Fort Drum commander: Looming Afghan presidential election critical
FORT DRUM, N.Y. — For 10th Mountain Division soldiers in eastern Afghanistan, one date has priority over all others: April 5.
That’s the date of presidential elections in the country, potentially representing the first democratic transfer of power in Afghanistan’s history.
Afghan forces will lead in security, with American and other coalition forces in a backup role.
“We want it to be inclusive. We want it to be transparent. We want it to be deemed as accessible and acceptable by the rest of the international community,” said Maj. Gen. Stephen J. Townsend, commander of the 10th Mountain Division and the RC-East-leading Combined Joint Task Force 10. “But in the end, one thing matters, that the results are acceptable to the Afghan people.”
Gen. Townsend spoke to local media in a satellite call to post Tuesday morning.
The 8,500-person task force is supporting Afghan military and police units in 14 provinces. Other division forces serving in the region are the 3rd Brigade Combat Team and the 10th Sustainment Brigade. The division’s 4th Brigade Combat Team is in the process of returning to its home installation, Fort Polk, La.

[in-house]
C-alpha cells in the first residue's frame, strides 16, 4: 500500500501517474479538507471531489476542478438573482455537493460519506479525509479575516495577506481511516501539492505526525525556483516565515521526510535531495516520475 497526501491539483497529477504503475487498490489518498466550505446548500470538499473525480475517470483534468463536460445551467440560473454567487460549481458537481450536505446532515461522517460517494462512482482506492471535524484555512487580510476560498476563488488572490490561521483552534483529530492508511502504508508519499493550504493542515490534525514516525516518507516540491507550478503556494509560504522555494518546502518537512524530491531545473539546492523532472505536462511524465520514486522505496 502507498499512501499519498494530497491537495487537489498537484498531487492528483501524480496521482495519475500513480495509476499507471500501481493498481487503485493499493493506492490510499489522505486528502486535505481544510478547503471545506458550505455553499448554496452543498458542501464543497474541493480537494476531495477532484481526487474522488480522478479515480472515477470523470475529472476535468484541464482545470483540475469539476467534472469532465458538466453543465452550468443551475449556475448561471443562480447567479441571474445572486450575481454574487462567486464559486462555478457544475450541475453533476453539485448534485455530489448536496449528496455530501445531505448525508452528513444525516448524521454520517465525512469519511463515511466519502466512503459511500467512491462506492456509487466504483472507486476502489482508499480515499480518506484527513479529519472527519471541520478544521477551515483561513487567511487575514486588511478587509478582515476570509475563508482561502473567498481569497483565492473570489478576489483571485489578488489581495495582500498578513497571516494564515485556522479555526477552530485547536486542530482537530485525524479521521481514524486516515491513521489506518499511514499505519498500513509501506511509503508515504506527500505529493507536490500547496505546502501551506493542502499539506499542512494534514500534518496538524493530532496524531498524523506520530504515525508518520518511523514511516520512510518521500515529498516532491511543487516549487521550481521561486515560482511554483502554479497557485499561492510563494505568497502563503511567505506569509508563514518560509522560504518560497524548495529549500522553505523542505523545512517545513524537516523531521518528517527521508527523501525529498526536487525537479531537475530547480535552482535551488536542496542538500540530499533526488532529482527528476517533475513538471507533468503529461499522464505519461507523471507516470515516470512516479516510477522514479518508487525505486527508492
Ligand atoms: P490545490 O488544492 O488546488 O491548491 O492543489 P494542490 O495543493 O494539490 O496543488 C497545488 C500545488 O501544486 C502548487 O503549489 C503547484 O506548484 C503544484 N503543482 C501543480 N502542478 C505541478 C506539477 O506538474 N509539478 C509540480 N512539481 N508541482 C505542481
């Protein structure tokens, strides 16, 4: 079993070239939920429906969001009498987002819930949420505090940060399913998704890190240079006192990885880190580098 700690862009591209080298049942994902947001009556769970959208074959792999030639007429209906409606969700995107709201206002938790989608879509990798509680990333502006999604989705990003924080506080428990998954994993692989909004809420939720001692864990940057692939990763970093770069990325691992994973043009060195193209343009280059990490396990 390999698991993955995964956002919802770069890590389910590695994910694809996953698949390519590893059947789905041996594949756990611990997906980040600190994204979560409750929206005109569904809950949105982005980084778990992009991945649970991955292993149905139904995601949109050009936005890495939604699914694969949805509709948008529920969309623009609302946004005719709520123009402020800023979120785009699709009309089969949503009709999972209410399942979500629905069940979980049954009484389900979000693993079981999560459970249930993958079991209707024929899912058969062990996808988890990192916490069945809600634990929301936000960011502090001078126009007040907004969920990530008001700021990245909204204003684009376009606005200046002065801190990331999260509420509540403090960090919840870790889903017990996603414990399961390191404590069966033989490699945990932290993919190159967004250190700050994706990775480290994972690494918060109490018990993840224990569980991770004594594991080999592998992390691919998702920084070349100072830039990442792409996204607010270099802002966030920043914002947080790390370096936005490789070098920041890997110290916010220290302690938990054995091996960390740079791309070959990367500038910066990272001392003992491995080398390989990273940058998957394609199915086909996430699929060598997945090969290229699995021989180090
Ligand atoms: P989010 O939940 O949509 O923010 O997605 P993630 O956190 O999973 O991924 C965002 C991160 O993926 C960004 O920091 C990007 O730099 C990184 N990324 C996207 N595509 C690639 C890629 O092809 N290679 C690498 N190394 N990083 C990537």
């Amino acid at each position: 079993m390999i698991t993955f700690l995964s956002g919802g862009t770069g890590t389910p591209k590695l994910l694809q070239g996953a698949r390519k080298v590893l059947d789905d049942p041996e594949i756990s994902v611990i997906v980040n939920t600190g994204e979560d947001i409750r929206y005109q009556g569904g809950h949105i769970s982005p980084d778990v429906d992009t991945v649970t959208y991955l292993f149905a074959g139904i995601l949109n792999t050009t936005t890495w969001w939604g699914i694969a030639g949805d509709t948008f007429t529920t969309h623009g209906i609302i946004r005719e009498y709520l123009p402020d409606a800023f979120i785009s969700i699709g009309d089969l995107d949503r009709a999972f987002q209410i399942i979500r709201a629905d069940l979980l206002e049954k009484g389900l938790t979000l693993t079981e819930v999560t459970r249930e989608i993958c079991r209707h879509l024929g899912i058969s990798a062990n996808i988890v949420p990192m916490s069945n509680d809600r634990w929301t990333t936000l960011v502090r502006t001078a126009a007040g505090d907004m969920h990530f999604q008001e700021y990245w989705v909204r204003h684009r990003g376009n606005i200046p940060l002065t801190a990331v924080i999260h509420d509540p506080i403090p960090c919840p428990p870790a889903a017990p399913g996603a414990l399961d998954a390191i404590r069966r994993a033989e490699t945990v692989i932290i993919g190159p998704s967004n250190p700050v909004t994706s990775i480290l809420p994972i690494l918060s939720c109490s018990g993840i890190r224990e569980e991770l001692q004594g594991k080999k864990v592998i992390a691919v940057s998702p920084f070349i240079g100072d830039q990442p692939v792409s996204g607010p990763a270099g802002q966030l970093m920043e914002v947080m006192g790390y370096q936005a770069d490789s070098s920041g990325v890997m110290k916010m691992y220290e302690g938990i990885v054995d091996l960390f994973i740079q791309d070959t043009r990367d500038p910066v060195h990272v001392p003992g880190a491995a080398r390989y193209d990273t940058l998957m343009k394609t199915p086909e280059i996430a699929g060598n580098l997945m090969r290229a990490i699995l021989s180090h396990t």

The looming elections are a change of pace for Gen. Townsend, who was in Afghanistan during the 2010 parliamentary elections. At that time, American forces were more actively supporting Afghan security efforts.
“Now, we’re intending to help them almost not at all,” he said.
Gen. Townsend pointed out that a recent test for Afghan security forces, a ceremony marking the end of a yearlong selection of Ghazni as the Islamic capital of the region, went without any enemy interference.
The strength of the Afghan forces was the biggest change noted by Gen. Townsend, on his fourth deployment in the country and its eastern region.
Though there is some advising to the Afghans from the American and coalition forces, Gen. Townsend said, “for the most part they are leading the fight and fighting on their own.”
That kind of change is critical as the deadline for major American activity in the country at the end of 2014 draws closer, shifting into a NATO mission in 2015.
“We think they should be able to take that fight up on their own,” Gen. Townsend said. “Right now, I am optimistic they will be able to do that.”